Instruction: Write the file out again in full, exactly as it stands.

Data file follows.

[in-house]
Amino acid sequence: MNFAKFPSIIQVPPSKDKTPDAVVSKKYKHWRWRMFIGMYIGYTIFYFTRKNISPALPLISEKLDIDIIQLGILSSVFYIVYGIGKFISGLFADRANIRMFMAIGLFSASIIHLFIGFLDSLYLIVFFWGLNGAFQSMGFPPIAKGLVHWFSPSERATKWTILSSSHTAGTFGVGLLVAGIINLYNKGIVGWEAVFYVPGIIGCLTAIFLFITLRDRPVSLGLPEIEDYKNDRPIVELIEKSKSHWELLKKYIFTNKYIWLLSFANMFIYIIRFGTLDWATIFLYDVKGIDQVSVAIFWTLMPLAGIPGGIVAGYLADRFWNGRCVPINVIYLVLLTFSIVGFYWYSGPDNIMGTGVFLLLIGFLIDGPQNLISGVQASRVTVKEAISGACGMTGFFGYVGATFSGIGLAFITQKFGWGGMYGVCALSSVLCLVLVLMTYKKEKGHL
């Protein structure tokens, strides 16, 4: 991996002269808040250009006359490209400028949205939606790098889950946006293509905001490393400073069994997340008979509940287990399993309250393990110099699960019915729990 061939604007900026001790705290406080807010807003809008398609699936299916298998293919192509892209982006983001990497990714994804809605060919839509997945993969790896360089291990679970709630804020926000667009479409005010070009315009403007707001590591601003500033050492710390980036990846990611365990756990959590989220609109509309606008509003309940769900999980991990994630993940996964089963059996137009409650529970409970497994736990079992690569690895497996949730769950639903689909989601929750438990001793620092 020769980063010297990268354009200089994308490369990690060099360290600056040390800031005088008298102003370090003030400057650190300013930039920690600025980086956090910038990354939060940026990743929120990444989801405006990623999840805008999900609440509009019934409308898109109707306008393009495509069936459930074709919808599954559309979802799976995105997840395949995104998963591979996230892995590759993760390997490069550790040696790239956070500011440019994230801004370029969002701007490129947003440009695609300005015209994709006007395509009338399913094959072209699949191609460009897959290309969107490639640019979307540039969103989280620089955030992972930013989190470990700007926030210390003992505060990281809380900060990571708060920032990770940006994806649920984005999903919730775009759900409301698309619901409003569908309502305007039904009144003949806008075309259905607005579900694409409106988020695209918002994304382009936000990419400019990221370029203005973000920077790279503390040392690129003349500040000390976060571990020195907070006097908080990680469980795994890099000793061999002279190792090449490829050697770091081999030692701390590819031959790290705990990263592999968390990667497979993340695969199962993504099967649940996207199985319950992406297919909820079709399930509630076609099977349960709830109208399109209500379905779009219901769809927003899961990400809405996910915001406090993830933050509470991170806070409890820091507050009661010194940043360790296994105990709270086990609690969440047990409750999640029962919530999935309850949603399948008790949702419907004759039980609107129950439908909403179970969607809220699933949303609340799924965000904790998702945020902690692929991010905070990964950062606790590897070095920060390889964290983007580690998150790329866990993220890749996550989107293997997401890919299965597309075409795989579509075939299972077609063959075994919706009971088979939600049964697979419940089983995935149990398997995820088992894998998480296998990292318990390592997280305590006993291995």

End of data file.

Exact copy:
[in-house]
Amino acid sequence: MNFAKFPSIIQVPPSKDKTPDAVVSKKYKHWRWRMFIGMYIGYTIFYFTRKNISPALPLISEKLDIDIIQLGILSSVFYIVYGIGKFISGLFADRANIRMFMAIGLFSASIIHLFIGFLDSLYLIVFFWGLNGAFQSMGFPPIAKGLVHWFSPSERATKWTILSSSHTAGTFGVGLLVAGIINLYNKGIVGWEAVFYVPGIIGCLTAIFLFITLRDRPVSLGLPEIEDYKNDRPIVELIEKSKSHWELLKKYIFTNKYIWLLSFANMFIYIIRFGTLDWATIFLYDVKGIDQVSVAIFWTLMPLAGIPGGIVAGYLADRFWNGRCVPINVIYLVLLTFSIVGFYWYSGPDNIMGTGVFLLLIGFLIDGPQNLISGVQASRVTVKEAISGACGMTGFFGYVGATFSGIGLAFITQKFGWGGMYGVCALSSVLCLVLVLMTYKKEKGHL
């Protein structure tokens, strides 16, 4: 991996002269808040250009006359490209400028949205939606790098889950946006293509905001490393400073069994997340008979509940287990399993309250393990110099699960019915729990 061939604007900026001790705290406080807010807003809008398609699936299916298998293919192509892209982006983001990497990714994804809605060919839509997945993969790896360089291990679970709630804020926000667009479409005010070009315009403007707001590591601003500033050492710390980036990846990611365990756990959590989220609109509309606008509003309940769900999980991990994630993940996964089963059996137009409650529970409970497994736990079992690569690895497996949730769950639903689909989601929750438990001793620092 020769980063010297990268354009200089994308490369990690060099360290600056040390800031005088008298102003370090003030400057650190300013930039920690600025980086956090910038990354939060940026990743929120990444989801405006990623999840805008999900609440509009019934409308898109109707306008393009495509069936459930074709919808599954559309979802799976995105997840395949995104998963591979996230892995590759993760390997490069550790040696790239956070500011440019994230801004370029969002701007490129947003440009695609300005015209994709006007395509009338399913094959072209699949191609460009897959290309969107490639640019979307540039969103989280620089955030992972930013989190470990700007926030210390003992505060990281809380900060990571708060920032990770940006994806649920984005999903919730775009759900409301698309619901409003569908309502305007039904009144003949806008075309259905607005579900694409409106988020695209918002994304382009936000990419400019990221370029203005973000920077790279503390040392690129003349500040000390976060571990020195907070006097908080990680469980795994890099000793061999002279190792090449490829050697770091081999030692701390590819031959790290705990990263592999968390990667497979993340695969199962993504099967649940996207199985319950992406297919909820079709399930509630076609099977349960709830109208399109209500379905779009219901769809927003899961990400809405996910915001406090993830933050509470991170806070409890820091507050009661010194940043360790296994105990709270086990609690969440047990409750999640029962919530999935309850949603399948008790949702419907004759039980609107129950439908909403179970969607809220699933949303609340799924965000904790998702945020902690692929991010905070990964950062606790590897070095920060390889964290983007580690998150790329866990993220890749996550989107293997997401890919299965597309075409795989579509075939299972077609063959075994919706009971088979939600049964697979419940089983995935149990398997995820088992894998998480296998990292318990390592997280305590006993291995």